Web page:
This is the second time today I've been directed to your blog. After writing a post "I'd be a Fool for you" about a women called to stand on her head by God The name of your blog caught my attention. Now, a follower has highlighted you on "Pay It Forward" @ A Life-Size Catholic Blog and here I am again. I guess I better become a follower because apparently I'm being directed here over and over again.Thanks for your great service! Many blessings…

  • A Sinner

    I think likely most people see it as annoying because it's a double-standard.Cohabitation, morally, includes sex. It's not just sharing a domicile. If there were no sex, it wouldn't be a problem.I know a few Catholic couples who DID save sex until marriage but who were living together for those same economic reasons; they had separate rooms or whatever.So there's the "jumping to conclusions" aspect.But, granted, oftentimes the assumption is probably true (or they tell you, outright, it is).Still, it's probably true for a couple who aren't living together either. So, she spends weekends at his place and they have sex there, but she has her own place…is that really any better? And yet, if they kept their mouth shut about the sex…priests would be less inclined to probe.I feel like part of this is a "mind your own business, we're trying to get married, we shouldn't have to play weird games" sort of thing. Yeah, their fornication is wrong, but it can seem an odd battle to pick at the point of trying to get married.

  • Deacon Ed

    Which is a greater moral failing – a priest who knows the truth of God's commandments and Church teachings and intentionally fails to disclose and defend it or a couple who are engaging in sex outside of marriage?

  • veritas

    I am surprised by some of the comments here that suggest that above all we must not offend the sinning couple. God's Holy Church has very clear and God desgined laws that safeguard the sanctity of marriage. Living in a sexual relationship before marriage make s a complete mockery of those laws, and therefore makes a complete mockery of marriage. If a couple will be offended by hearing those facts then – tough. It's about time they were told how beautiful and holy marriage is and why God made it that way.As I said, I am concerned that a several of the comments here are saying that the priest must not offend the couple or sound critical of their immoral lifestyle. So much for the Bible's warning that the prophets who saw God's people sinning and did not warn them of God's judgement would themselves come under judgement.

  • Ioannes

    Oh, but Fr. Longenecker, you SHOULD say those EXACT things to the co-habitating couple. Fornication is fornication. Disrespecting the Sacrament of Holy Matrimony by fornication IS sexual depravity.And YES, I wish some priest had told me that cohabitation is a sin when I did it with my now ex-wife. Is it any wonder she is "ex" given our blatant disrespect for marriage while we were fornicating?My life is the way it is because I fornicated. Yes, there are other exacerbating factors, but that's how it began. Pure and simple.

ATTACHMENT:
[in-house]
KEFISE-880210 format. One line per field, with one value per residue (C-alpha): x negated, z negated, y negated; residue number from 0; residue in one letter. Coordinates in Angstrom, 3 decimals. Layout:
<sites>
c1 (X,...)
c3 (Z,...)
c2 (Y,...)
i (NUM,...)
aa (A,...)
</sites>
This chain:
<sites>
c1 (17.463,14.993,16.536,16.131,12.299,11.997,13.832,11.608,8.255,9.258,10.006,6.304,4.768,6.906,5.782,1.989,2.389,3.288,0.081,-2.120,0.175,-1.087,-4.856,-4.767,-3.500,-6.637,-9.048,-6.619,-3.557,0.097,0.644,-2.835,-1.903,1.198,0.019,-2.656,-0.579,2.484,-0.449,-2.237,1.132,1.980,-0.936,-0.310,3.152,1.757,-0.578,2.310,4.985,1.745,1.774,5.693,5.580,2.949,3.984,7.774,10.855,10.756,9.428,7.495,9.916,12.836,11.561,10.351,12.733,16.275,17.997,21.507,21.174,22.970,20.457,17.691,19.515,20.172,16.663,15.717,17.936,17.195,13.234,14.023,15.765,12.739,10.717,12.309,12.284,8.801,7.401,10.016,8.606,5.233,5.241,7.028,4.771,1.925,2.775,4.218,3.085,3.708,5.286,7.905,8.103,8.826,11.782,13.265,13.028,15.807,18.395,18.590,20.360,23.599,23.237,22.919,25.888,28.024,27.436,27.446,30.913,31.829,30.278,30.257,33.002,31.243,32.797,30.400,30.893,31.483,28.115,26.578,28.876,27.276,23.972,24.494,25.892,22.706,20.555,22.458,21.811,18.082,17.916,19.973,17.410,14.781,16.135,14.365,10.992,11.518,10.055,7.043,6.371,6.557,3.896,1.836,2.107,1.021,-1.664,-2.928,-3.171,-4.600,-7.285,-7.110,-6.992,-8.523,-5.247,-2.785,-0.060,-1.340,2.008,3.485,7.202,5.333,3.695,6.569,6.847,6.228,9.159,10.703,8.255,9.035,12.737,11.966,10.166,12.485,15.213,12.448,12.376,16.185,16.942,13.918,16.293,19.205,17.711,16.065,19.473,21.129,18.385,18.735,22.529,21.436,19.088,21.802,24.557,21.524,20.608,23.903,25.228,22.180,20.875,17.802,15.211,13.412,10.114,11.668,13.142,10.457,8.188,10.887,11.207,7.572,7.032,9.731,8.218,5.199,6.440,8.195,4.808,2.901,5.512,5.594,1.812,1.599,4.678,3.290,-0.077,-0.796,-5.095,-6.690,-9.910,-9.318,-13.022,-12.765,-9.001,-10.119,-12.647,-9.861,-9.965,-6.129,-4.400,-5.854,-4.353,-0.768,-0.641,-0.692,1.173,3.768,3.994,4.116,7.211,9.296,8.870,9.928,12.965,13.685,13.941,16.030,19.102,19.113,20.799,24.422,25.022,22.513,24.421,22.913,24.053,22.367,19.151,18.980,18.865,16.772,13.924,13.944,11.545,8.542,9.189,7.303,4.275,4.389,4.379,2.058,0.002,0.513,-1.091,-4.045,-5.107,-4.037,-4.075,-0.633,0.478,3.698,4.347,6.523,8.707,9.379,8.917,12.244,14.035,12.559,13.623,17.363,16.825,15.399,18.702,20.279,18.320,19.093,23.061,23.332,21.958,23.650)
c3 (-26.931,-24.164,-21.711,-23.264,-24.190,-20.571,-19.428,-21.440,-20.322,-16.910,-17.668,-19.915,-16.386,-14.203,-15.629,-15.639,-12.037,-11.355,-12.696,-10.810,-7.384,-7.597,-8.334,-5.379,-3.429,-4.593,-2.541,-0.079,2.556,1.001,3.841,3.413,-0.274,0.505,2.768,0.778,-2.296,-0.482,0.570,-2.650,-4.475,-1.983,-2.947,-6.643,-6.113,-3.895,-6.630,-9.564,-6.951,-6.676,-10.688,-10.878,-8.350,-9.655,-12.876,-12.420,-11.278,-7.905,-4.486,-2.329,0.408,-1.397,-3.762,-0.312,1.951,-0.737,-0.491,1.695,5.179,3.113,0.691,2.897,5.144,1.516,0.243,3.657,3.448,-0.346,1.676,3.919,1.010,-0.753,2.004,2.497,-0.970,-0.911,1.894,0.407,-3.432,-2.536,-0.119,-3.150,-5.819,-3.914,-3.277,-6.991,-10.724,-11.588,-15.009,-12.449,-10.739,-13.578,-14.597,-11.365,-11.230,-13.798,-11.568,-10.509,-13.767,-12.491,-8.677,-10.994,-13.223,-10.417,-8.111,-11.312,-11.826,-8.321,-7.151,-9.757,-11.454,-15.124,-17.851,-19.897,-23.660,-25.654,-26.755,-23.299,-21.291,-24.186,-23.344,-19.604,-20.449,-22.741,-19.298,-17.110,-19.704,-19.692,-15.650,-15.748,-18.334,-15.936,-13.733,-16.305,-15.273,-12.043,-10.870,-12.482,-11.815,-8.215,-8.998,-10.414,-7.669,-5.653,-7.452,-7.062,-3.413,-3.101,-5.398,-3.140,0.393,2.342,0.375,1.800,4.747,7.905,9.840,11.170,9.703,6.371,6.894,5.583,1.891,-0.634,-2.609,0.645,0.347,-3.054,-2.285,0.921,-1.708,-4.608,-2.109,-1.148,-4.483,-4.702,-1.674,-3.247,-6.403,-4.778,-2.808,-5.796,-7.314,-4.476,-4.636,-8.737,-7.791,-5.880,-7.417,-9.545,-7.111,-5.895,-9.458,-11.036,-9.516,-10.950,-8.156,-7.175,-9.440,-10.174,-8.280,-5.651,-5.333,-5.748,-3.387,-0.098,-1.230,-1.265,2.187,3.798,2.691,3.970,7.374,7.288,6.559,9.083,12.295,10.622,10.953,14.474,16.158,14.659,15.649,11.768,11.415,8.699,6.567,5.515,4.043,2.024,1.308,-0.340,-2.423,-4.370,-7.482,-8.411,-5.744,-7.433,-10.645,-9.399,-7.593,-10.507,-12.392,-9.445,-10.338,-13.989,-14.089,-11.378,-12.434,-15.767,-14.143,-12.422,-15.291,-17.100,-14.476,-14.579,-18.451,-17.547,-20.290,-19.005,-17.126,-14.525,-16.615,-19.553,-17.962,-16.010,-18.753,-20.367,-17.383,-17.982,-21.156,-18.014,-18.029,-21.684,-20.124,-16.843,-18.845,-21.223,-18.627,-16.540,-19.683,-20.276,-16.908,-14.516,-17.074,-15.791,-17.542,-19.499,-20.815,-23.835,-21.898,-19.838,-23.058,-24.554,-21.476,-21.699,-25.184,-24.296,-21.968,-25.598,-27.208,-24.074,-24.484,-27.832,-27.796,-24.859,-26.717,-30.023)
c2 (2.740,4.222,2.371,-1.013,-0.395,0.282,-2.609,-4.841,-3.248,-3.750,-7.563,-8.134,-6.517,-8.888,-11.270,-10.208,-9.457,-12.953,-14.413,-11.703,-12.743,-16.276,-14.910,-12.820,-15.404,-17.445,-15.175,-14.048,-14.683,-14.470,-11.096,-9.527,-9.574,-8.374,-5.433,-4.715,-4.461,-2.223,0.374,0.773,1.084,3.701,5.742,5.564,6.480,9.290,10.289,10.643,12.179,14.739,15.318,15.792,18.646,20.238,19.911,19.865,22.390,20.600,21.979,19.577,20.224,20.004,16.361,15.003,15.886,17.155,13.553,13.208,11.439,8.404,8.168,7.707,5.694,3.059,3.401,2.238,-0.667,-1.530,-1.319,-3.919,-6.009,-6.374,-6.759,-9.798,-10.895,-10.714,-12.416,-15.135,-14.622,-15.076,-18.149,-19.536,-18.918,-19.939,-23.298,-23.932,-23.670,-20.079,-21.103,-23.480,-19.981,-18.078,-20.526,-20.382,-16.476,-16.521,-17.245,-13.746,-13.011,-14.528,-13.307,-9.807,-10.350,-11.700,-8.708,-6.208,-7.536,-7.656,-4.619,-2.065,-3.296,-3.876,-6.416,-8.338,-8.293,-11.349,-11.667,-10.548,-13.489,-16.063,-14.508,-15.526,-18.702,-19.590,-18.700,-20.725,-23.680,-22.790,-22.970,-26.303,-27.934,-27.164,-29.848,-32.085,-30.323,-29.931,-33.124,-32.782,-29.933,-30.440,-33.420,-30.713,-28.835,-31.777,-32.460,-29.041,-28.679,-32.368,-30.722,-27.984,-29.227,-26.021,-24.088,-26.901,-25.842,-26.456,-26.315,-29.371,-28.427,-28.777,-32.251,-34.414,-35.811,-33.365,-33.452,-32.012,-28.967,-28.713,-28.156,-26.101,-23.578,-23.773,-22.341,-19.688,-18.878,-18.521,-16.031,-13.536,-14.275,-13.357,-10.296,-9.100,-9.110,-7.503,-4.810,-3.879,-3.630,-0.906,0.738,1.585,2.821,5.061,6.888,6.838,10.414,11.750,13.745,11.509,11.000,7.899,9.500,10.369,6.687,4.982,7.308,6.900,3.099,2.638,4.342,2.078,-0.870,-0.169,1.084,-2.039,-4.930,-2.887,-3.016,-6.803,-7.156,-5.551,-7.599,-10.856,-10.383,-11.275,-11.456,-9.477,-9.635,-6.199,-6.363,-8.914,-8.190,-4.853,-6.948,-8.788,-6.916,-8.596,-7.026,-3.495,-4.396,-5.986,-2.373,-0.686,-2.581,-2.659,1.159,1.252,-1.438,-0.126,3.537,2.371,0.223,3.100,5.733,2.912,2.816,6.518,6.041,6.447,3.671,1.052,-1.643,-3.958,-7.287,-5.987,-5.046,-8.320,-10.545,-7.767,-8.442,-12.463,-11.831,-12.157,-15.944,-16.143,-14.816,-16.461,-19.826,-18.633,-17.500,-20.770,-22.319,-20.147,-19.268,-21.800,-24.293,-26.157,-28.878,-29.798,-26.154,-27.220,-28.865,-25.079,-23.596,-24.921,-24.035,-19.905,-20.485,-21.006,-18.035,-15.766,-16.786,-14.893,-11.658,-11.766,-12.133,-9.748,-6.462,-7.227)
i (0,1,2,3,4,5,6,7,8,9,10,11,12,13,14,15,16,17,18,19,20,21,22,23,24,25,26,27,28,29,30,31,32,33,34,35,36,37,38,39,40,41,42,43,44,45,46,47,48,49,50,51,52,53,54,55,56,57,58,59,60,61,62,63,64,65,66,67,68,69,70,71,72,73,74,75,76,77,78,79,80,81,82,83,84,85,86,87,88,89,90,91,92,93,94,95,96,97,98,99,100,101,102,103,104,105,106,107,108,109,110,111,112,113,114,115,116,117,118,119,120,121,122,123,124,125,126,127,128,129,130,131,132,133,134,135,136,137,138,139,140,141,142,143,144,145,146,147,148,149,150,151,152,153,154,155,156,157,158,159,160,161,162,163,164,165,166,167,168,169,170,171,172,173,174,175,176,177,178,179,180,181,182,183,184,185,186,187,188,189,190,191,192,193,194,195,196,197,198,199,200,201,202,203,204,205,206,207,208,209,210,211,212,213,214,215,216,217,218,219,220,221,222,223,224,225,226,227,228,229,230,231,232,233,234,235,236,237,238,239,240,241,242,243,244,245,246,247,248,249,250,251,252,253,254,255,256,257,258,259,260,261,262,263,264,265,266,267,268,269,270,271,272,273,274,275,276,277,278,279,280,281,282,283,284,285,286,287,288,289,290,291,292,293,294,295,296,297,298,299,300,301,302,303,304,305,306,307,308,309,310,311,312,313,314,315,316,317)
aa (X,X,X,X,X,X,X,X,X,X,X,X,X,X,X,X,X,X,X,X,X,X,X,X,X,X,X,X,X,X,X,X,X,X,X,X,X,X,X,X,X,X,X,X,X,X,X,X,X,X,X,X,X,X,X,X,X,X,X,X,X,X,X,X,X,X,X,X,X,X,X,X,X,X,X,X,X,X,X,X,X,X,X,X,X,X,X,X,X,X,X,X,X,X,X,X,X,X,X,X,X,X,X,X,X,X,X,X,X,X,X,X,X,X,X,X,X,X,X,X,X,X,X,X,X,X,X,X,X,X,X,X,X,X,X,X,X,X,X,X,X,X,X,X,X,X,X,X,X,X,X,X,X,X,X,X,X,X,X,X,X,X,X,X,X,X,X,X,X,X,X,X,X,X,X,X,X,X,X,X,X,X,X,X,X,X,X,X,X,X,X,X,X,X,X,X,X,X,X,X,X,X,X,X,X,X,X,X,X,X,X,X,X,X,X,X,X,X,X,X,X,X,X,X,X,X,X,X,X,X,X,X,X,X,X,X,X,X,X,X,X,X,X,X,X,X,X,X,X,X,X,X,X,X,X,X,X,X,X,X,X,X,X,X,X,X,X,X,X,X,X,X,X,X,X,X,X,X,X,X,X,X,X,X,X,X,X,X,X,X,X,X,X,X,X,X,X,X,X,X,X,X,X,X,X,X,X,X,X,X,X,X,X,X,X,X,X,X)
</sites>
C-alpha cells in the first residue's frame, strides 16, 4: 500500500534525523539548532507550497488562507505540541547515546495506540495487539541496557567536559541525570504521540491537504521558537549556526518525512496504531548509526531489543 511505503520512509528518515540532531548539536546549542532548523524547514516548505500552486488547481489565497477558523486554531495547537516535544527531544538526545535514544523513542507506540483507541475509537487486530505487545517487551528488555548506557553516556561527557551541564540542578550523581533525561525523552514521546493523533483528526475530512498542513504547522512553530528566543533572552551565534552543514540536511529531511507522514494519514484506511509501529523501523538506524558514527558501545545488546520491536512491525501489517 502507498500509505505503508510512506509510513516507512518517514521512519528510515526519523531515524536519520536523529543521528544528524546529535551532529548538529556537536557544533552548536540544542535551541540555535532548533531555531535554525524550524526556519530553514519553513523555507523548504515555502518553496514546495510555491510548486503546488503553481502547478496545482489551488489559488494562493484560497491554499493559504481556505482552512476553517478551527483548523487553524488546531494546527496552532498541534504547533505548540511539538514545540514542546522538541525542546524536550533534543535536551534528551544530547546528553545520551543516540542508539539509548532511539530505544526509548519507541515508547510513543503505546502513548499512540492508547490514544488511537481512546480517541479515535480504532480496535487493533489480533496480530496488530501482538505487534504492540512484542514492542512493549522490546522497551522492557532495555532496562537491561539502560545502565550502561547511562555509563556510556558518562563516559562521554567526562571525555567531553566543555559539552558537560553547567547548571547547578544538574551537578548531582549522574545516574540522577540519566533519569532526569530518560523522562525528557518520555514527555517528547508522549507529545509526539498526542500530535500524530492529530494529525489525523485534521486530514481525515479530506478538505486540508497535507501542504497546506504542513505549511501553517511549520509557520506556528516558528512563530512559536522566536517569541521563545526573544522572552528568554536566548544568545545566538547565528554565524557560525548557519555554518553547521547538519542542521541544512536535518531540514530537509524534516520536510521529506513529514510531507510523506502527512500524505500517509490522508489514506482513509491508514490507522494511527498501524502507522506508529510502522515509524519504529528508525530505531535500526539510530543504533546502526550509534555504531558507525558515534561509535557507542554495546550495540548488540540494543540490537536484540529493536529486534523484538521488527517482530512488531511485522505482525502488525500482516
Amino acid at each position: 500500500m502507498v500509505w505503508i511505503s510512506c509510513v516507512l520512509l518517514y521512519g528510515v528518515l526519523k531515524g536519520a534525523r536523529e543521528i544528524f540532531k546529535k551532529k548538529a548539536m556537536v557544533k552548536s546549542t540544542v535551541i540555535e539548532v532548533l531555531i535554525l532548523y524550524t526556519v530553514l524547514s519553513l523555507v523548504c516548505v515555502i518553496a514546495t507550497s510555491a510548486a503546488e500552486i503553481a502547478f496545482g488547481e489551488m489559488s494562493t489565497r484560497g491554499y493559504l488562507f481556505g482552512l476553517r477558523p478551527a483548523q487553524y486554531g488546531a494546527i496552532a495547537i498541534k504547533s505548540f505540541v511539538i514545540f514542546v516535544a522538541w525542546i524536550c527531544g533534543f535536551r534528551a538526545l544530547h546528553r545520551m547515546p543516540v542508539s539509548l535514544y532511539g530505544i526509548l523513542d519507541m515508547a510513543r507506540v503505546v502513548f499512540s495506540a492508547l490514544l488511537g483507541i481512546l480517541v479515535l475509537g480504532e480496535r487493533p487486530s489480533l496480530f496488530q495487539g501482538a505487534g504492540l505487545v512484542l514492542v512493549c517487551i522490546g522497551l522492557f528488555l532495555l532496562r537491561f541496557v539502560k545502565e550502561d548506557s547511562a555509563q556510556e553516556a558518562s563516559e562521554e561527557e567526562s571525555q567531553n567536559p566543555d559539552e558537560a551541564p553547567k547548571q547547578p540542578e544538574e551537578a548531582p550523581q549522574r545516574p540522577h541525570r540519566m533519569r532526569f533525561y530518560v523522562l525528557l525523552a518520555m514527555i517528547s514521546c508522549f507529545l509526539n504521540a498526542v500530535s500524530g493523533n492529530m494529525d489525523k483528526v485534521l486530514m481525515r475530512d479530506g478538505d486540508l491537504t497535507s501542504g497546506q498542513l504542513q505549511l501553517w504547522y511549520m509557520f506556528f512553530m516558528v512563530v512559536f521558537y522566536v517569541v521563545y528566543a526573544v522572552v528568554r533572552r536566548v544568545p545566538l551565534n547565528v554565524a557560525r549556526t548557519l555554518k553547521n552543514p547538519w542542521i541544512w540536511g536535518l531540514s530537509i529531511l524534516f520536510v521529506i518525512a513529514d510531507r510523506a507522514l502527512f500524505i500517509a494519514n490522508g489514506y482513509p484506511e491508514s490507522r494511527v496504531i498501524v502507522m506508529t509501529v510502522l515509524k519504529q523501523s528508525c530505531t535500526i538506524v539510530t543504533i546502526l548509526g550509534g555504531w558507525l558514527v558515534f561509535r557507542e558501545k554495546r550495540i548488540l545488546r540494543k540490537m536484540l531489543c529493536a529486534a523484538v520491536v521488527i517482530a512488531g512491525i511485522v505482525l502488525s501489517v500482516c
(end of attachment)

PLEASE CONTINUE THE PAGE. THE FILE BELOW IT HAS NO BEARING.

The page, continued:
• gpiner

    Two thoughts/commentsI wonder what Padre Pio would say to a cohabiting couple?Why not just say, if you want to get married here, you must not have sex for 6 months before being married, and explain the necessity of being chaste as a preparation on entering a sacramental marriage.

  • EP

    GREAT ARTICLE!!! Thank you! My uncle told my wife and I that we were in sin and to pray. We laughed at his old ways and then over the next few weeks the Holy Spirit started to show us he was right. We entered the process and finished with a sacramental marriage. I am very grateful for having a family member that loved us enough to say the tuff stuff. Uncle Bill is the best!

  • Alfred

    So let me get this straight. A young couple wants to get married and the priest is supposed to berate them for not being already married?After all, if they do get married then they won't be cohabiting, the problem solves itself.I can't imagine what real man would stand by and allow another man(priest or not) to compare his fiance to a whore. You better hope the woman is strong enough to hold her man back from making a sucker punch at you. It's hard to see your comments, Father, as anything else than a masturbatory gesture. Sure it must feel good, but it doesn't accomplish anything.

  • Sheba

    The solution to sin is repentance. Marriage is a sacrament, not repentance. No matter how much you try to make up your own solutions, the sin persists and will eat you up, married or not

  • Ioannes

    Alfred,You just don't get it. Cohabitating IS fornication.It is SIN.You sin and don't repent, then you send yourself to hell.Period.A couple that lives in fornication and wants to be married Catholic MUST first stop fornicating.

  • JM

    You never hear anyone say with any genuine serious that premarital sex is sin. Even the book "How to Get to ‘I Do’: A Dating Guide for Catholic Women" by Bonaccorso suggests that while chastity is a nice *idea,* we all know that most men won't wait, so if he is a good man but INSISTS on sex, well… THIS is from a faithful Catholic, so you can imagine what the rest of the parish will be thinkng/living…

  • Whimsy

    Well, I'm glad it was tongue in cheek. A mother or MIL could never get away with that type of rudeness!I do hope you someday post what you really say to couples who find themselves in this situation.

  • Archaeology cat

    Great post, Father. I teach NFP, and so speak with marriage prep presenters a bit. Some of them have expressed reluctance at including NFP because they don't want to offend the couples, many of whom are cohabiting already (and the presenters assume they are also using contraception in that case). I know it's not a popular thing, but I feel these things should be addressed before the wedding.

  • veritas

    Ioannes,Your reply to Alfred was excellent and straight to the point.However, Alfred's totally unsuitable and insulting remark to Fr about "a masturbatory gesture", shows what sort of moral framework he is living in, so I don't think your point to him will be understood at all.